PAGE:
Rocket Pool's $RPL. It's a no-brainer leading up to and through the Merge. It's gone from #240 on the coins by market cap list to #76 in the past year. It will be a top #20 coin sometime after the Merge. Get on board now while there is still time.
>All this wrapped eth stuff isn’t a concern? Your giving up custody for wrapped liquid staking. Meanwhile those offering the service are getting the ability to control a large percentage of staked value that isn’t technically their funds. Sounds like a huge liability. It shouldn't be a concern. You aren't giving up custody because you can trade or redeem rETH for ETH at any time in fully decentralized ways. Those validating aren't in any more control than they would be without using the protocol. They're also required to purchase 10% as much of their staking value in RPL tokens to be used as collateral, and sold for ETH in case a staker is slashed. If as an rETH holder a large portion of the chain is slashed since the pool of validators is so large you would only notice a slight decrease of APR on that day. >Also, say rETH is widely accepted. It’s another vulnerability: what if the smart contract or mechanism for generating r ETH is exploited by the team or external actor. They can basically steal the liquidity of the whole chain. It's probably one of the most audited smart contracts next to the official ETH staking contract itself. It's not a very complex contract either for what that's worth. The rETH pool isn't 1:1 how many validators there are. There can be 320 ETH and only 1 validator running, in which case they'd earn 10x the normal rewards, so there's an incentive for other validators to start up. On average it will be 1:1 due to market pressures but if the liquidity pool *dries up* it doesn't affect the validator set, they would just be earning fewer rewards and rETH would be earning none. More likely there's say 324 ETH in the rETH pool, 320 of the ETH are being used, and 4 are at risk (or any amount under 32). If a bad actor does break the protocol validators would still not have access to half or more of the ETH they're validating with, so social consensus would all need to agree on withdraws to be enabled using some other token. It would be messy and the stolen ETH is still stolen, but thankfully is unlikely to happen. It carries the same inherent risk as any smart contract including the regular ETH staking contract. There's no reason to think Rocket Pool will have dominance either. There will be strong competition once withdraws are enabled and validators are able to change protocols every 6 minutes. I expect to see dozens of forks and clones like Uniswap vs Sushiswap vs Pancakeswap come out in the next few years, for good or worse. These protocols can also share liquidity pools to mitigate risk, or to offer users for rewards as a form of insurance/collateral instead. It's an emerging market and many things are possible.
Rocketpool is a staking provider for eth, similiar to lido but fsr more decentralised. You can stake with 16 ETH and 1.6 eth worth of RPL. Therefore as staking demand increaseș RPL demand does. Its outperforming ethereum and will continue to if staking demand continues. Which it will post mwrge wheen APY is higher and staking is far less risky!
RPL aside, Rocket Pool is great for Ethereum decentralisation and one of the only staking protocols to really attempt this. It really should have a greater validator market share than 1.6%. I hope that once able, people move their staked funds from CEXs to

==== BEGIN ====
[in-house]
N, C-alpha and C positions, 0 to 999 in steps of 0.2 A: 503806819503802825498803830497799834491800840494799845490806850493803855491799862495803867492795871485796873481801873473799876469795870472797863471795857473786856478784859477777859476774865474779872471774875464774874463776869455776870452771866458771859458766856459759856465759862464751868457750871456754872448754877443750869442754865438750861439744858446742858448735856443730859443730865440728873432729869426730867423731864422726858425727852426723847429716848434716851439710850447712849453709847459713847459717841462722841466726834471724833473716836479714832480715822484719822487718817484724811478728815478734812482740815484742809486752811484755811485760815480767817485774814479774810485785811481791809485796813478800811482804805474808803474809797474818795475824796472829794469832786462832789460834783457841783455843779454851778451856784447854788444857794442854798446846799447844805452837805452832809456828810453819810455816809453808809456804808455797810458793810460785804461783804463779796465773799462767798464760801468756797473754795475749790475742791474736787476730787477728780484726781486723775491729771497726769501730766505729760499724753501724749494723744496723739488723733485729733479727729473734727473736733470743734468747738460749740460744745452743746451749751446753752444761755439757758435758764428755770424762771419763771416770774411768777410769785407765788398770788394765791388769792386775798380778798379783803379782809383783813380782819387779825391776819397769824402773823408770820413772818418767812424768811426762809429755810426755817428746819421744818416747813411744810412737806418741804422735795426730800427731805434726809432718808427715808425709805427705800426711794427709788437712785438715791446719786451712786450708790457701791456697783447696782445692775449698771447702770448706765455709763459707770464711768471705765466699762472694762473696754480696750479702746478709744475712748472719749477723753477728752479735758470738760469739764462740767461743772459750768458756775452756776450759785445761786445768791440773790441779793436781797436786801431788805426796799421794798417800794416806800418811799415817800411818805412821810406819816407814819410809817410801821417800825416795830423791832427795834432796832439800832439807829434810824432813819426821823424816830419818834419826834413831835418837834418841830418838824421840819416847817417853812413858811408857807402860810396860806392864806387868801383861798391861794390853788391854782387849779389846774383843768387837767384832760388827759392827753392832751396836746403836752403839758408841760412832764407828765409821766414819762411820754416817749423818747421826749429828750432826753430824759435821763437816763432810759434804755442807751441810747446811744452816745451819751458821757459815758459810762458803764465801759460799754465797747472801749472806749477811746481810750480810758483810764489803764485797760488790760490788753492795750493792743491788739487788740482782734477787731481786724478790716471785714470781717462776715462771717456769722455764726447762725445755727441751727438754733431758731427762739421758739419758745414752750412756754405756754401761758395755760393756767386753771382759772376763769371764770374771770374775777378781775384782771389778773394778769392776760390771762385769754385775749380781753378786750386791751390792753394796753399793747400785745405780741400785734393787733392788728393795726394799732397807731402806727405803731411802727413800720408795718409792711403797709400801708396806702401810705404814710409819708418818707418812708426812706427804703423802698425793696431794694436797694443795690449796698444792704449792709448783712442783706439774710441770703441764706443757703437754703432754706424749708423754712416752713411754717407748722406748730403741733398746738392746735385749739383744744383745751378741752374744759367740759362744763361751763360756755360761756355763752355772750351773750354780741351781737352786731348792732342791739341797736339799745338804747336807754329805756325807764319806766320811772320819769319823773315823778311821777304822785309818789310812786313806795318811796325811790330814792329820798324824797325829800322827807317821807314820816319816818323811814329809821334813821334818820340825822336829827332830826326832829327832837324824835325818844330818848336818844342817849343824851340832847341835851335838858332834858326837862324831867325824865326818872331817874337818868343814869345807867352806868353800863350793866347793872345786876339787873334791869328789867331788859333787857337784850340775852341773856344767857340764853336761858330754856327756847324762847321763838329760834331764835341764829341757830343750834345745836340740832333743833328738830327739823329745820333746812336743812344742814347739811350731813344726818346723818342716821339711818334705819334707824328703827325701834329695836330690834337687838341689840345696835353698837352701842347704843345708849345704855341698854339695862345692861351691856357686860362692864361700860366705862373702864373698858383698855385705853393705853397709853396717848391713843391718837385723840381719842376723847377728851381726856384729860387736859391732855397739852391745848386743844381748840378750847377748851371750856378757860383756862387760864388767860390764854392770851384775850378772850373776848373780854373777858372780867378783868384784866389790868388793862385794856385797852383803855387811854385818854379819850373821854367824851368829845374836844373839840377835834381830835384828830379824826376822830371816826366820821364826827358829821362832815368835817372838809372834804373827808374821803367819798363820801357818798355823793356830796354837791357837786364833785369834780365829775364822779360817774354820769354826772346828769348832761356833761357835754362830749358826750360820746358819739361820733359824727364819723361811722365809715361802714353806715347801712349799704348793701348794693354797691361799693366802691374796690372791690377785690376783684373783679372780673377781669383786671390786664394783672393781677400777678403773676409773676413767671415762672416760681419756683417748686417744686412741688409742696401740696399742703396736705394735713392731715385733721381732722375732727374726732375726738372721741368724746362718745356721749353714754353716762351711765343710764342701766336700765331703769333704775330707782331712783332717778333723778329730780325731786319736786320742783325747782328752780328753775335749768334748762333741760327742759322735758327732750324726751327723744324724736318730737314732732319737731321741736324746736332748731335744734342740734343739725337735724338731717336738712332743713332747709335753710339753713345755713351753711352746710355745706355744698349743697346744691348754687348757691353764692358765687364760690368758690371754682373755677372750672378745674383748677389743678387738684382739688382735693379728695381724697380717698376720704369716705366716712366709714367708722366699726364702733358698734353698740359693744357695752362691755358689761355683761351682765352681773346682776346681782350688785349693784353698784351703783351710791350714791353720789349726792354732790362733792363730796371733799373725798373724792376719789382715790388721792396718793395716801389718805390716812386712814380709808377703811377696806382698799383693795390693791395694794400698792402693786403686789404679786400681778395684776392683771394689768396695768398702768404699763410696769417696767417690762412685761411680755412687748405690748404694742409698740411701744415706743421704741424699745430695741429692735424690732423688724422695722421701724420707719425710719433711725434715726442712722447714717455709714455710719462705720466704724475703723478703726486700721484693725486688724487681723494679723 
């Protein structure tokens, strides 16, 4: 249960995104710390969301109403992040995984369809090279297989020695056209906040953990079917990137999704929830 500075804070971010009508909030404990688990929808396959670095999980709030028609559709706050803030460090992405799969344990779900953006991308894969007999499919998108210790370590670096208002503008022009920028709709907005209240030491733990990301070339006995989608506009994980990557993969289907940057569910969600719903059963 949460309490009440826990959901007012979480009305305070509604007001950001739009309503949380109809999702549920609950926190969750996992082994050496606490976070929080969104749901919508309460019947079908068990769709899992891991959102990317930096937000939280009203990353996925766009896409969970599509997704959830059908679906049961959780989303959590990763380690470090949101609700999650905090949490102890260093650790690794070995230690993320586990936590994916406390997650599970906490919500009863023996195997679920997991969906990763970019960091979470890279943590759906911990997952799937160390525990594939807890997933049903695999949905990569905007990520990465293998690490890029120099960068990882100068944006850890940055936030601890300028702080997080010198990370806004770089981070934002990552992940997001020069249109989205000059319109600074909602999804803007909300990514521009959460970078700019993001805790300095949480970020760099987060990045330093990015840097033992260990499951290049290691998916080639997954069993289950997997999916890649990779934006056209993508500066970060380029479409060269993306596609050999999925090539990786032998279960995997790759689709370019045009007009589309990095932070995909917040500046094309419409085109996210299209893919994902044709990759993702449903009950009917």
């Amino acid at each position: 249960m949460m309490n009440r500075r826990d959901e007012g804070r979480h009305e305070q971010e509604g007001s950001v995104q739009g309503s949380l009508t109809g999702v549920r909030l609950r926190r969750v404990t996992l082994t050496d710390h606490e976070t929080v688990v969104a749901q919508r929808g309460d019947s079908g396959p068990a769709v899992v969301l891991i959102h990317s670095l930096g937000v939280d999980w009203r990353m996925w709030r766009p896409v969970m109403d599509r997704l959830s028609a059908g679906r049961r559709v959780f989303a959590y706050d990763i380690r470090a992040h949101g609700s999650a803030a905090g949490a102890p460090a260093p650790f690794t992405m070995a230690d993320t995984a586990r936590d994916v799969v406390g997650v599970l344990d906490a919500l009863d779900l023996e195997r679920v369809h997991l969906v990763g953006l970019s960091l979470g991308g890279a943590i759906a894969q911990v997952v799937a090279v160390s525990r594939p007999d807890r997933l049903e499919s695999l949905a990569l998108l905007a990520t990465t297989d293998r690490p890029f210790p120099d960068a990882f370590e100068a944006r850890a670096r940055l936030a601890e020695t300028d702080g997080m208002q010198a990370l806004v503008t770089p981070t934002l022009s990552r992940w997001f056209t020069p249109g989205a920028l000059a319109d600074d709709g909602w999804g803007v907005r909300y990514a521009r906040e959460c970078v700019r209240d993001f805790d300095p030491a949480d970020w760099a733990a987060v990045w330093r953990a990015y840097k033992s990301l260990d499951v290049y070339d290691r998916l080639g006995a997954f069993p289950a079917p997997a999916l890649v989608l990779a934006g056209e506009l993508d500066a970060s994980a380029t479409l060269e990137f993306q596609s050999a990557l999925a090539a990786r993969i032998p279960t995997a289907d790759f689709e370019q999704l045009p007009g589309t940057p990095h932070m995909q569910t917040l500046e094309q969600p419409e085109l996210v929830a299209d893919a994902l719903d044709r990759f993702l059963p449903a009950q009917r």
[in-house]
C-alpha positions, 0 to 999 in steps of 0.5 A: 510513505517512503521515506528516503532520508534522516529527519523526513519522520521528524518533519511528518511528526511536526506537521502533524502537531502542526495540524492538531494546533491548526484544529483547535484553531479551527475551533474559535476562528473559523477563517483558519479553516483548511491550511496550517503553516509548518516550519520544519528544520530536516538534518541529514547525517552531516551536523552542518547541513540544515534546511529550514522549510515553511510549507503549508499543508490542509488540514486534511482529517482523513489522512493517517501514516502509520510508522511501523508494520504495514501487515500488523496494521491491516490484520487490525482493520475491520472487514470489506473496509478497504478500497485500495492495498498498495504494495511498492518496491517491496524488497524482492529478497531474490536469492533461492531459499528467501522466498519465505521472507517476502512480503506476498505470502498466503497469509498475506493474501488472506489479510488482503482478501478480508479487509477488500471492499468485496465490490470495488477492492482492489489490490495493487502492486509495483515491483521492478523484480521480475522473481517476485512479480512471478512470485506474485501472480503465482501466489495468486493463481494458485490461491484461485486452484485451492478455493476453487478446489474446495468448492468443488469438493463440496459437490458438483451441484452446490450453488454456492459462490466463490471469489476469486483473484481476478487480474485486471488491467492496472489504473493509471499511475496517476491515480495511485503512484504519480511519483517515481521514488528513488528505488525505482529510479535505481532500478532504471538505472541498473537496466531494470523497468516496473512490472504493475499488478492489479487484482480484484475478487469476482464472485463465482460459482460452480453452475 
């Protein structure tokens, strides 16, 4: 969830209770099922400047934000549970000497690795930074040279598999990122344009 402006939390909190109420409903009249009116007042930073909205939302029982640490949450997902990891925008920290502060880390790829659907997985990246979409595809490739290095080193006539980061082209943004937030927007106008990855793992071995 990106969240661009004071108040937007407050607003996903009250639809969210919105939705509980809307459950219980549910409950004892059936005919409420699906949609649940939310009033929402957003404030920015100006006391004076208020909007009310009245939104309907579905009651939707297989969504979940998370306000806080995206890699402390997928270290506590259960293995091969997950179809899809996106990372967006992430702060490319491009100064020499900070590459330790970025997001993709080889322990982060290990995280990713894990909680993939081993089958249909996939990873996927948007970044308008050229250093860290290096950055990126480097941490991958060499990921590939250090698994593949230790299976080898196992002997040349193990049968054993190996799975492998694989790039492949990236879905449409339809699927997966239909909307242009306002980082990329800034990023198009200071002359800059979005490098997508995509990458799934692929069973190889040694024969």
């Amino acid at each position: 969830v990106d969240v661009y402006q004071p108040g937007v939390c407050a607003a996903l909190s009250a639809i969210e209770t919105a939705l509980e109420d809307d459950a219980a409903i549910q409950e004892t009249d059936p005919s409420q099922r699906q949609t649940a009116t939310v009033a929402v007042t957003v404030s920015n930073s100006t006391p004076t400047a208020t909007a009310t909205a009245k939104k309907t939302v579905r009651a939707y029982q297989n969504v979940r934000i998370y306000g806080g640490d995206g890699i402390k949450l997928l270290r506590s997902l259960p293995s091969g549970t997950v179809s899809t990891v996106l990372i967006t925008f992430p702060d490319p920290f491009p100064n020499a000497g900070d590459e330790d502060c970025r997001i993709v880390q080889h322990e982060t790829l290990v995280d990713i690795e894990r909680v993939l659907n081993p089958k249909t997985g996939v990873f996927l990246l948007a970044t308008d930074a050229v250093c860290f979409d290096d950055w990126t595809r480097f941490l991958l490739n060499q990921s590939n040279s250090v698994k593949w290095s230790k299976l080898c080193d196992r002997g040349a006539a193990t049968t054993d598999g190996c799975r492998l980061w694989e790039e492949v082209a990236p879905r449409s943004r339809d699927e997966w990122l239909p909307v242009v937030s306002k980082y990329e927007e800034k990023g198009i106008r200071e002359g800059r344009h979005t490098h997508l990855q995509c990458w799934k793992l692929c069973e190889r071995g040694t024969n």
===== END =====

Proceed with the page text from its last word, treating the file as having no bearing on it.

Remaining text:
Essentially you take 16 of your ETH and 16 ETH pooled up by other people (in as little as 0.01 ETH increments) and use that to run a validator as normal. Rocketpool calls these minipools. The 16 ETH that's borrowed is represented as rETH and bears interest. rETH has the same APR as staked ETH minus 15% that goes to the validator, so if they get 5.5% from validating you'd get 4.7% by holding. There's also no lockup for rETH and it can be converted into ETH at any time. The price of rETH appreciates from the APR rather than holders receiving new tokens, for tax purposes, so it's not meant to be the same price as ETH. Validators are required to buy RPL tokens to put up as collateral so if they're ever slashed their RPL is sold for ETH and rETH holders aren't at risk. Validators are required to buy 10% as much RPL as the value of ETH they have, so 1.6 *ETH worth* of RPL to stake using 16 ETH etc. Solo stakers are incentivized to do this despite *giving* 15% to rETH holders because they can turn their 32ETH into two validators/minipools earning more than otherwise. They'll earn ETH staking rewards off their 16ETH plus take 15% from the borrowed pools rewards, twice over leaving them with the regular 32 ETH APR +15%. The incentives work out great because it allows many more people to hold rETH and participate in the distribution than otherwise. They want to reduce it from 16ETH to 8 then 4. You'd be able to run 8 validators on one node if you had 32 ETH, but you'll be required to add more collateral for doing this than running a standard '16+16' minipool. You'd be responsible for potentially 256 ETH if you ran eight '4+28' minipool using 32 ETH, giving you greater rewards than using a *normal* minipool and especially solo staking. It's a work in progress and hard to tell where it will end up. >It's completely different from pow. Mining and running a node are two separate things. It takes little to run a Bitcoin node. It will be increasingly more expensive to become an eth validator Not necessarily. It takes a *lot* of power to run a Bitcoin miner. Something like $20,000 to mine 1 BTC so you'd need to expend over $100,000 in energy by yourself to have *some* chance at being fast enough for the next 10 minute block. There's really no way to profitably run one *by yourself* without joining a pool. I mean you can try but you'll never find a block. I think you're mixing up node types. Validators are just one type of node. The nodes you're familiar with in POW still exist on Ethereum. Nodes require very little computer resources, no stake, and decide on the consensus of the chain. Validators function the same as miners. The point is to put up enough stake to prove you're honest. If that's $5000 and ETH is $50,000 in theory people could validate using 1 ETH instead of 4 or 8. The 32 ETH limit is due to technical issues (too many nodes slows everything down) but protocols are able to work around it. There are also ideas floating around on having people validate using 1 ETH on the base layer by verifying small (random) parts of the chain instead of the whole chain. Combined with Rocketpool's protocol I can't imagine what's possible.